In an August 2018 Boston Globe interview, Celtics basketball player Paul Pierce said that he privately struggled with depression, anxiety and post-traumatic stress after he was stabbed in a nightclub in 2000.

PatientsLikeMe member John shares about MDD with WebMD

John (JohnJFB126), a member of the 2016-2017 Team of Advisors, is raising his voice as a man living with major depressive disorder (MDD). He’s partnering with WebMD Education to share his perspective in an educational series aiming to help patients, caregivers and clinicians learn more about the mental health condition. John recently came to Boston to film a series of short videos for the series.

“I decided to share my experience because I know the power associated with exposure and advocacy,” John says. “As an ‘everyday’ guy, who has a wife, family and career, and who’s also had the MDD experience, it’s imperative — almost mandatory — for me to give expression to this disease. With the appropriate treatment, living with and getting through MDD is very possible. Remember you’re not alone.”

John says he hopes others will continue to open up about mental health, “especially those who have attained celebrity notoriety — their audience is usually vast, and this would place a recognizable face on the disease.”

Join PatientsLikeMe or log in to connect with thousands of others in the Mental Health forum anytime, and keep these crisis resources in mind.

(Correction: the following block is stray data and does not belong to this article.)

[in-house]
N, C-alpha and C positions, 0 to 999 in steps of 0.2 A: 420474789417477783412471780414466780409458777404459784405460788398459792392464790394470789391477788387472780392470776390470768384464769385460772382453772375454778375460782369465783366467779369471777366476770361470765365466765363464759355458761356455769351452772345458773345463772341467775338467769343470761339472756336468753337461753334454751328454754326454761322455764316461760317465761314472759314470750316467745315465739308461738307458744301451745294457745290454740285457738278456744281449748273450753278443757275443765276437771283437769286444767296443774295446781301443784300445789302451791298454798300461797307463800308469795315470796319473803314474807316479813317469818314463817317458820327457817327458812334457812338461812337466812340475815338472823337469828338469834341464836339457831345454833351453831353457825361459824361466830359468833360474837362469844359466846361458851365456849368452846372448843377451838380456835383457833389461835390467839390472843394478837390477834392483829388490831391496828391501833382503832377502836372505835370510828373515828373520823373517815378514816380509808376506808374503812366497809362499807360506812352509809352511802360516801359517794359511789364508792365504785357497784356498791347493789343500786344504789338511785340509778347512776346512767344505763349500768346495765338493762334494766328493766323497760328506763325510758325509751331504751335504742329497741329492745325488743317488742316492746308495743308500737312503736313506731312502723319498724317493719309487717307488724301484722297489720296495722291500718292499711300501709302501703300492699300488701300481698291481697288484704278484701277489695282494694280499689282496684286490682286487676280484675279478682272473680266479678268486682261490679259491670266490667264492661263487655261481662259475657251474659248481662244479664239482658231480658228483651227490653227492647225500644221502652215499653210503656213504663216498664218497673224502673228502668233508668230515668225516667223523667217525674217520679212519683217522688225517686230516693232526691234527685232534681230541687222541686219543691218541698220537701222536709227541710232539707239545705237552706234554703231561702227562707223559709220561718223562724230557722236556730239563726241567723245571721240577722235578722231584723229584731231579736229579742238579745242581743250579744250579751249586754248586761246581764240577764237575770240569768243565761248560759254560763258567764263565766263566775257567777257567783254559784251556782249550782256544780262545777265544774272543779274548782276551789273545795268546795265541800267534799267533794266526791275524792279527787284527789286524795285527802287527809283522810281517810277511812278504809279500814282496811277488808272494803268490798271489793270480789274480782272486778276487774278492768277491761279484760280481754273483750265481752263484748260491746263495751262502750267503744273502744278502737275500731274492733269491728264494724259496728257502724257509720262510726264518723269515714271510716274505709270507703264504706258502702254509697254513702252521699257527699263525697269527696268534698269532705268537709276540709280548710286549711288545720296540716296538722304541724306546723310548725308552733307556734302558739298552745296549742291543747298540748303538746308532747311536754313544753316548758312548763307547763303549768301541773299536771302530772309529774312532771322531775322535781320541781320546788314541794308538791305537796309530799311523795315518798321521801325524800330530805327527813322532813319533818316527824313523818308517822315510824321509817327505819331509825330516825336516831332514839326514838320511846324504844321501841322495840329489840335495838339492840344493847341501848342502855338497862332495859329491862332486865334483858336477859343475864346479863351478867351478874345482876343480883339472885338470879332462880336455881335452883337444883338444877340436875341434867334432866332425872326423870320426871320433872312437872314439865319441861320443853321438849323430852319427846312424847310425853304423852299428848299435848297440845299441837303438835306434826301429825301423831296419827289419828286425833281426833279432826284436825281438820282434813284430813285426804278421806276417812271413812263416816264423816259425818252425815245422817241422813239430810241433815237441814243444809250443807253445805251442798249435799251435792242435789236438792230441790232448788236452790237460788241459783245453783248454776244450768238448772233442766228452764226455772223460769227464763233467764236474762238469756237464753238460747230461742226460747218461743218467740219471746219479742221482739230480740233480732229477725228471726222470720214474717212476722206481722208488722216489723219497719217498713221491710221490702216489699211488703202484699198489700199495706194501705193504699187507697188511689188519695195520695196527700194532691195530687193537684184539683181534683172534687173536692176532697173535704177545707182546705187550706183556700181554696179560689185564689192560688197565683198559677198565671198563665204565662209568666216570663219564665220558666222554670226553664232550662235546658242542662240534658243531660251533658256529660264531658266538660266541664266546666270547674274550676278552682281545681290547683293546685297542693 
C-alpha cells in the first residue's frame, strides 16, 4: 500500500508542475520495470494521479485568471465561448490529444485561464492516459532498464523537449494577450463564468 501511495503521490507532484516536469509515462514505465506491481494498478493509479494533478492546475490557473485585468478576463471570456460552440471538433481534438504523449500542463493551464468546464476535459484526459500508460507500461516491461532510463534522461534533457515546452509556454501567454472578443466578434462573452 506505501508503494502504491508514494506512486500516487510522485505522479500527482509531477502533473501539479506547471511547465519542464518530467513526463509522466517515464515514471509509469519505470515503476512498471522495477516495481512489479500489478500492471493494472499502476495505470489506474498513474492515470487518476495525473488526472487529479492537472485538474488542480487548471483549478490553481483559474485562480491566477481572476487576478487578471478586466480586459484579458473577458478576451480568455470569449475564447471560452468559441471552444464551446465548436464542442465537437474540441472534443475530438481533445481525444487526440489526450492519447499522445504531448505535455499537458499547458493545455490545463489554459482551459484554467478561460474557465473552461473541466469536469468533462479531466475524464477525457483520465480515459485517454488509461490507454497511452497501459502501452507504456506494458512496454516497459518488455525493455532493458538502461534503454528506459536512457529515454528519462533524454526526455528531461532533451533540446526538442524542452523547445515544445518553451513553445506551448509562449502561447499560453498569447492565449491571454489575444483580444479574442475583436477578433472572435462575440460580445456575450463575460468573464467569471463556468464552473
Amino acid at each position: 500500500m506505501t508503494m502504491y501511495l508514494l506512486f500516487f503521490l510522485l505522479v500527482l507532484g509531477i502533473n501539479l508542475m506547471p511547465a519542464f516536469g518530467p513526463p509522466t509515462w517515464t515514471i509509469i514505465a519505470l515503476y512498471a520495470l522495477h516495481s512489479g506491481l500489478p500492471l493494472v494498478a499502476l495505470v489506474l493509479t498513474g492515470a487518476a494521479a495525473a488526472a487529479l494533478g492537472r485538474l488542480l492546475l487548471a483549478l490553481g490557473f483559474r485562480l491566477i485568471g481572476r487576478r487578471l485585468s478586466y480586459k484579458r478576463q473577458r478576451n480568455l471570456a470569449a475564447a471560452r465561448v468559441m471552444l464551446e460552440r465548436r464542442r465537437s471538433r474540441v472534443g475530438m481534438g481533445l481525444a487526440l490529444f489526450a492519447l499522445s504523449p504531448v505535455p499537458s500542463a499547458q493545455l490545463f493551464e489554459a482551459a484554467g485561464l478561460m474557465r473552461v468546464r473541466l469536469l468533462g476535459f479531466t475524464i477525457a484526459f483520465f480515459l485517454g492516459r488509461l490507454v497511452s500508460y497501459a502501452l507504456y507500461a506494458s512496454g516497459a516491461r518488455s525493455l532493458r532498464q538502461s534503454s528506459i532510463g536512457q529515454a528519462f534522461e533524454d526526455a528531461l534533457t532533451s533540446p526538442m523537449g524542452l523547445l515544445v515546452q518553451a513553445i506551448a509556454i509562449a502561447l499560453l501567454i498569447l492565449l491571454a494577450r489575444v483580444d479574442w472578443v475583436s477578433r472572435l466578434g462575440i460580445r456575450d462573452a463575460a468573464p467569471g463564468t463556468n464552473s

“This’ll make you feel better!î About Depression Advice from people who don’t have depression

Posted August 24th, 2018 by

Martha Mills, a writer for The Guardian, candidly wrote a piece called “’Just go for a run’: testing everyday advice for depression,” where she reviews tips that people unfamiliar with depression have offered her to “keep the blues away.” Check out her assessment of different kinds of advice, plus hear what the PatientsLikeMe community has said about mental health–related tips from the peanut gallery.

Testing depression advice from people who don't have depression

Common pointers put to the test

Why did Martha take on this experiment? In her own words: “Being especially practiced at denial, I decided that I, a mere mortal with a solid history of depressive episodes since childhood, could fake my way out of this oncoming tsunami of debilitating black fog using the advice that people who have never experienced depression trot out – an experiment that could surely only succeed [sidelong glance to camera]. I would improve my diet and exercise, force myself to take up hobbies, I would ‘soldier on until it passed’ and thrust myself (reluctantly) into social situations.”